Could you please introduce yourself and your current role? My name is Laurence Woollard, I am the founder and director of On The Pulse Consultancy. We are a relatively new start-up that provides independent expert patient insight into living with the rare bleeding disorder, haemophilia, to the UK healthcare sector with the aim to improve the patient and caregiver experience. On The Pulse stems from my own personal haemophilia ‘journey’, as you might say, where for a long time I was not as engaged with my condition or healthcare as one could have been. This is not to say I wasn’t adherent or strict with myself in terms of treatment and lifestyle choices but more that, did I truly understand what I needed and how to feel empowered enough to go get it? Becoming a volunteer initially with the patient organisation sparked a chain reaction of events that would change my outlook on living with haemophilia and being more informed and self-aware. It was through supporting and working for different organisations and initiatives in the haemophilia and wider rare disease space where I identified that I could use my voice to help shape and influence treatment and care for people […]
As a strong supporter of the science research into all genetic and rare diseases, and in the search for finding new ways to to support and promote best practices, our team is very pleased to announce the newly created partnership between DNAdigest and the Cambridge Rare Disease Network. The Cambridge Rare Disease Network is a not-for-profit organisation based in Cambridge, UK. Their mission is to bring together the active stakeholders in rare disease research and development, to foster dialogue and to increase awareness. And they are officially launching on the 2nd of April 2015! Join them for this Launch Event which will take place on April 2nd at 5.00pm at the Cambridge Judge Business School. Keynote speakers will share their journey in building entire organisations in order to find a cure for their children affected by a rare disease. Keynote speakers include: Dr Nick Sireau, Founder of the AKU Society and charity Findacure; Ms Kay Parkinson, Founder of patient group Alstrom Syndrome Society; Dr Will Evans, Trustee of the Niemann-Pick Disease Group; Dr Cesare Spadoni, Founder of aPODD Foundation. Do register for this event, using the CRDN eventbrite page and visit their website to search for more information about this exciting organisation.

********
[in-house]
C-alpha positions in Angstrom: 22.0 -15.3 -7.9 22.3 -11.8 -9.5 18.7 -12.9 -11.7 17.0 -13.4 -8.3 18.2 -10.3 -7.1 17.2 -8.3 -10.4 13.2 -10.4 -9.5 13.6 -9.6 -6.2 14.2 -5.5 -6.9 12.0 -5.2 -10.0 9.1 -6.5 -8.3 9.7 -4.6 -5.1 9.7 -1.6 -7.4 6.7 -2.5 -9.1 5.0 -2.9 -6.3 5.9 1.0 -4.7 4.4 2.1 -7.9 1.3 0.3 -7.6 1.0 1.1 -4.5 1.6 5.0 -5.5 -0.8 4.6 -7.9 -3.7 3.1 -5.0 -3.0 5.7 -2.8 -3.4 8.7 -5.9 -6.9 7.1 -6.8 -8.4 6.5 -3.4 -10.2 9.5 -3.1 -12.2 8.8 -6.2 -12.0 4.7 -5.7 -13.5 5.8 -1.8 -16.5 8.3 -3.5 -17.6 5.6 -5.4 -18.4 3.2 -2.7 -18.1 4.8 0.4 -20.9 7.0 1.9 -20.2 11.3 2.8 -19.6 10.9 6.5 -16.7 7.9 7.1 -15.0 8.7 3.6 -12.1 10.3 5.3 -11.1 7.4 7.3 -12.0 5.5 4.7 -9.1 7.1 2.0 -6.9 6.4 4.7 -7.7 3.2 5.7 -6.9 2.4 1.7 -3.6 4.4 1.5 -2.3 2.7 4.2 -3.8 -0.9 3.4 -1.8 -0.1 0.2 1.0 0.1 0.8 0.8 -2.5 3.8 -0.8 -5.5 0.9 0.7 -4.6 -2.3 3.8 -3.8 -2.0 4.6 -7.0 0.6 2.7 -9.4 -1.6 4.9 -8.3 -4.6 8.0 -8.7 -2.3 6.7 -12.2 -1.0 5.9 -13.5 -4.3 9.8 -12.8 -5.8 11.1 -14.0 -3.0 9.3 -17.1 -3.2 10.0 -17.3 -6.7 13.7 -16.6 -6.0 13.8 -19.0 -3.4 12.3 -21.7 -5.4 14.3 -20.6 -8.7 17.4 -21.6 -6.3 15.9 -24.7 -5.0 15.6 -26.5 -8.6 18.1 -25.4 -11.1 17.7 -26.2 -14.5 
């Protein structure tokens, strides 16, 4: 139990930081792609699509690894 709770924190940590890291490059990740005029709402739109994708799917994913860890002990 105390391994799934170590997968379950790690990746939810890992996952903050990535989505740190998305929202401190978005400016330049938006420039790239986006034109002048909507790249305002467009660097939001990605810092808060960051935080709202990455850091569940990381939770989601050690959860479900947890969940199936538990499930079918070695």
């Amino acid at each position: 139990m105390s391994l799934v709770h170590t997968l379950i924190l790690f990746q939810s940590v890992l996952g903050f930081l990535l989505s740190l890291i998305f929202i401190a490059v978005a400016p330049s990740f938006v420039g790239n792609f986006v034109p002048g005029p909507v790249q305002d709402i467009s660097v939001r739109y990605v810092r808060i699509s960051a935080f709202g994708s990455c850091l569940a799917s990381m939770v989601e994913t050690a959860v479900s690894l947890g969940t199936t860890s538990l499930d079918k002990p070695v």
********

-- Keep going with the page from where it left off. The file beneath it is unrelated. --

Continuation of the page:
As promised last week, we are publishing the Part 2 interview with Professor George P. Patrinos about the Genomic Medicine Alliance. Look what more he shared with us. Enjoy the read and stay tuned for our next interviews that are coming soon. Professor George P. Patrinos (University of Patras Department of Pharmacy, Patras, Greece) Member of the Scientific Advisory Committee and Co-Chair of the Genome Informatics Working Group at GMA 4. What is your role in the organisation and how does your personal background support it? I currently serve the GMA as Member of the Scientific Advisory Committee and recently appointed as Co-Chair of the Genome Informatics Working Group, supervising related projects. This role is supported by our academic activities within my research group at the University of Patras, Department of Pharmacy in Patras, Greece and with close collaboration with other colleagues from the University of Patras and other academic institutions in Greece and abroad. 5. The Genomic Medicine Alliance activities are divided into distinct Working Groups. Could you list them for us and briefly describe what they are about and their main aims? GMA research activities span 7 different Working Groups: Genome Informatics, Pharmacogenomics, Cancer Genomics, Rare Diseases and Drug Outcomes, […]